Right after I had Abbott, 18 months to the day after Matty was born, I knew I had to do something before I became the crazy baby lady. Of course, at six weeks postpartum, it would have been nice if there was something my husband could do to temporarily prevent him from being able to impregnate me – something like, say, a pill or an implant since I had just had my abdomen cut open and ripped apart – but that just was not a reality. And at six-weeks postpartum with a one-and-a-half-year old and a newborn, reality is pretty much all you’re dealing with, so I did what seemed like the most rational (aka the most convenient and reliable) thing to do. I got the Mirena IUD.
My doctor was extremely supportive, if not a smidge pushy, about the Mirena. She happily and confidently reeled off all the benefits and bookended them with the “less than one percent chance” of the worst case scenario – a runaway IUD lodging itself elsewhere in my body, requiring surgery. Let’s see, a slew of benefits including localized hormones (meaning very low odds of experiencing the regular side effects you usually see with the birth control pill, AKA C-R-A-Z-Y) and a less than one percent chance of anything really bad happening? Yeah, ok. Sign me up.
I won’t lie; I was nervous about getting it inserted. I had been told nightmarish stories of pain so bad women were passing out during insertion and had read tales that could have been made into a horror films. It didn’t necessarily seem like a humane thing to do but I was desperate so I Googled for days and did as much mental preparation as humanly possible. When the day arrived, I sat in my car in the parking lot of my doctor’s office for ten minutes before going inside. I sent Snapchats to all of my closest girlfriends, none of whom had endured the procedure but all of whom had heard the tales, promising them I’d give an update as soon as it was over. An hour later, I re-emerged from the office, climbed into my car and forgot to update everyone because it was possibly the most anticlimactic moment of my life. I felt a pinch and nothing more. In fact, as I grasped the edge of the doctor’s table preparing for the worst, my doctor’s soft, sweet voice filled the tiny, cold room, “Ok, Megan. That’s it! You’re done!” Either the world was full of evil liars or my doctor was magic; whatever the case, I didn’t care.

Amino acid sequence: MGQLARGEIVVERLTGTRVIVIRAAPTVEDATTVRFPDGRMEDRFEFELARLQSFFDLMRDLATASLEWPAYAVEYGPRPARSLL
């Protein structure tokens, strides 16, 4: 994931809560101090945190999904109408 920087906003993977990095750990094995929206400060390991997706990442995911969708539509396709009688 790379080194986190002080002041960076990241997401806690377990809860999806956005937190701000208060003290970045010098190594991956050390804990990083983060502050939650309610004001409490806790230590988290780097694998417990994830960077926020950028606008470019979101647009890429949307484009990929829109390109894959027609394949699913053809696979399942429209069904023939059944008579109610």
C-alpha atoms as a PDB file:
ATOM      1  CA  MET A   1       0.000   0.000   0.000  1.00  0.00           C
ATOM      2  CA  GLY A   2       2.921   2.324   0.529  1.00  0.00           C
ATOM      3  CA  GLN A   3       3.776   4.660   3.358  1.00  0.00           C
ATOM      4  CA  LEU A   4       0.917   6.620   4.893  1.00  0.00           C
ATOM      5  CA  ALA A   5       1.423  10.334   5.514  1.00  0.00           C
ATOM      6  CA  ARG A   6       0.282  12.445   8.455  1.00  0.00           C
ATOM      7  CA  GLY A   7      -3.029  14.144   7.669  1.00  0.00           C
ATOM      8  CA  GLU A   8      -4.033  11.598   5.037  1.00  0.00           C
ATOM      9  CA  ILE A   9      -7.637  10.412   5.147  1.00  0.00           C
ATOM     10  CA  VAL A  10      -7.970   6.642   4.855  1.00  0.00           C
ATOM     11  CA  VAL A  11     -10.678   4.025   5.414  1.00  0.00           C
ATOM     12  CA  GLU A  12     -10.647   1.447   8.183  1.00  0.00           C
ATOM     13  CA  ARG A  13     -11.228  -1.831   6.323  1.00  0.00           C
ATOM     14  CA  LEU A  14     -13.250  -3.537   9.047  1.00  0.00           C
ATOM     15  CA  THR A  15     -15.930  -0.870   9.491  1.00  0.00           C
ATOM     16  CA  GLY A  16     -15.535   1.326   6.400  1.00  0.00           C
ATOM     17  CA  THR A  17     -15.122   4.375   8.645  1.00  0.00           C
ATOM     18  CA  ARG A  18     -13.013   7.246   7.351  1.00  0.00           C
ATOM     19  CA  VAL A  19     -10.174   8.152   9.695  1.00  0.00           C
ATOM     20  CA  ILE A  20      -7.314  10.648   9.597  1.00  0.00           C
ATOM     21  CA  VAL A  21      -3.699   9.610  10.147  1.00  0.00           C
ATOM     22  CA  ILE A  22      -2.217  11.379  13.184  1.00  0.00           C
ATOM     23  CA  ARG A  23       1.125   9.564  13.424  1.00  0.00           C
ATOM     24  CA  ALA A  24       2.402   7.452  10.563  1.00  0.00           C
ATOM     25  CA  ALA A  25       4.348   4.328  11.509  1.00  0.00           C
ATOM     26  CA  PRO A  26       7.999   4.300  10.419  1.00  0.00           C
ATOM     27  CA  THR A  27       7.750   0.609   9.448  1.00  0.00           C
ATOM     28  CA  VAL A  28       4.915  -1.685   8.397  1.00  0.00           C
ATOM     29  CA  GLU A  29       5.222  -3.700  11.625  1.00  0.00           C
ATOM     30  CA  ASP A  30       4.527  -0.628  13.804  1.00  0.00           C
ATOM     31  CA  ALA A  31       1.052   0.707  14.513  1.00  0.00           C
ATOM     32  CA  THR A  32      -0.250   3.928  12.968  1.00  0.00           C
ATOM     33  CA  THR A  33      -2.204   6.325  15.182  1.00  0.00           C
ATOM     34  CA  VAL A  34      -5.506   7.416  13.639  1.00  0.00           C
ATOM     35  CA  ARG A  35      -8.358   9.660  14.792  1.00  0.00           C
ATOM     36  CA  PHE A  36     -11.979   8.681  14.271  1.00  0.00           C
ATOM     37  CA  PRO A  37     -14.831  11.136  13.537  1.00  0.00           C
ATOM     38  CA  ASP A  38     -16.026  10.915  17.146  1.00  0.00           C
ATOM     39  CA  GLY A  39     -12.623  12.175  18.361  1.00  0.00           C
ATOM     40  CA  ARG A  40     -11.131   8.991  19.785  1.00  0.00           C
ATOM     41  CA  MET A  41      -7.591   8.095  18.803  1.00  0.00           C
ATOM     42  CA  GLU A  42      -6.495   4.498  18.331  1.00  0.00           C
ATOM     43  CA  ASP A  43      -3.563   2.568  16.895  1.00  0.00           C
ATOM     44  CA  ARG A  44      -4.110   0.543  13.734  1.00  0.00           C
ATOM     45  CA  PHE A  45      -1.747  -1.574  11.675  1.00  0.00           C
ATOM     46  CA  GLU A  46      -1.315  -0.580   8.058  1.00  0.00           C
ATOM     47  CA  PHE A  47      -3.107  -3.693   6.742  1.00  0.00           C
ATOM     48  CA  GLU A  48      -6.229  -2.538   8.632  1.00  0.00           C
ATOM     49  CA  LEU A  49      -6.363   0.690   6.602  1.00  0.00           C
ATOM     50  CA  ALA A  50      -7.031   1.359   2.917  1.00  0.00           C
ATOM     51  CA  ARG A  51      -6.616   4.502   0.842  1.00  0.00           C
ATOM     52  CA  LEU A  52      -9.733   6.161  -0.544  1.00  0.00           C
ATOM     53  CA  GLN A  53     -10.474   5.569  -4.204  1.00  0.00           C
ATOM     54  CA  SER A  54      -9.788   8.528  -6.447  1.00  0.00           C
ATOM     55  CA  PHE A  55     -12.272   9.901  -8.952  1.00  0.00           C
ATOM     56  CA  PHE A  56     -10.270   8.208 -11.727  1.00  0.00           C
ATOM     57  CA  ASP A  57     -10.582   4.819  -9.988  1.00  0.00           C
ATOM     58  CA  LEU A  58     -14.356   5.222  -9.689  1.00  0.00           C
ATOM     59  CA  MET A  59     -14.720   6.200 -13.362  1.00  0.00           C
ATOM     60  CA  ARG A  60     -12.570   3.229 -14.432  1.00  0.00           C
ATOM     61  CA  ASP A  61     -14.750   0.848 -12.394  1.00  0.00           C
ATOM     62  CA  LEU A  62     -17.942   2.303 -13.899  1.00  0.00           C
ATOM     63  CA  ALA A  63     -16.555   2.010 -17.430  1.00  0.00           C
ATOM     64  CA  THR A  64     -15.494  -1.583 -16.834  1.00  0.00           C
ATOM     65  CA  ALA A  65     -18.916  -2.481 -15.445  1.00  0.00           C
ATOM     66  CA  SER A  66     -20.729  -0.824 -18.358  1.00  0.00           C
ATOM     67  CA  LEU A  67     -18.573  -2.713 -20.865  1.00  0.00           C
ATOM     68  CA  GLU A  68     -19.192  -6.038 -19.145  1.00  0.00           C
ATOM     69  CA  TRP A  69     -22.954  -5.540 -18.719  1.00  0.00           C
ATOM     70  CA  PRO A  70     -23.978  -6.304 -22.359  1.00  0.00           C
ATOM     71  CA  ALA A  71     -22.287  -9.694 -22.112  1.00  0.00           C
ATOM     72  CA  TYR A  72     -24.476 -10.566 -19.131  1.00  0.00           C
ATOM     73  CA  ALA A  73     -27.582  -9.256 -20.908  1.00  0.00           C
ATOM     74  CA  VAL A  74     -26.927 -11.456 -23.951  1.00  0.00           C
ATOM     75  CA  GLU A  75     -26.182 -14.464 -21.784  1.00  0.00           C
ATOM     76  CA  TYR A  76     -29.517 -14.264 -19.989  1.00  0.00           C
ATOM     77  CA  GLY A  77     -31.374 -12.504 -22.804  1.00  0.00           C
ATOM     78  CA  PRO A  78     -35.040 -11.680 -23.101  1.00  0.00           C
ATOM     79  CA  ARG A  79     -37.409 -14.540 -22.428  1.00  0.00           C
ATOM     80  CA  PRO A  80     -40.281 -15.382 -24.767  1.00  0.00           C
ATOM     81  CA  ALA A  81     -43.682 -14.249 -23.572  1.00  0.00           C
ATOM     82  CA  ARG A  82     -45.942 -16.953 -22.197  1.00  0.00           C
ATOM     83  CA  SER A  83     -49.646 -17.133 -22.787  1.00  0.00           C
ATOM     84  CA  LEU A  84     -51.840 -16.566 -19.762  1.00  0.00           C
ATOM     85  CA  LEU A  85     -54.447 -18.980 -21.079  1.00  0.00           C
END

I thought maybe it was a sign that this form of birth control and I were meant to be. I was happy and optimistic. My relief was enough to put me on cloud nine. Cut to four months later when my cloud nine had dissipated, my sex drive was non existent, my face looked like a teenager’s nightmare every third week of the month and every fourth week of the month I couldn’t wear jeans because my vagina was – for lack of more medically correct terms – on fucking fire. And there were headaches (maybe migraines?) that were so bad I spent at least two evenings a month in bed, wanting to slam my head into the wall. Oh my God, and the lethargy and apathy towards everything – but most concerning, towards myself and my life – was, at times, overwhelming and scary.
What I thought was my body adjusting very slowly just became a realization that this was just my body on the Mirena. Before the Mirena, I’d get the occasional pimple here and there but never routinely, I’d maybe get a headache when I’d go running without drinking enough water, I had only ever had one yeast infection and it was when I was pregnant with Abbott, I’d always had a healthy sex drive and I cared, I cared about everything and everyone sometimes to the point where it hurt. Me on the Mirena was not me at all but, still, I rode it out.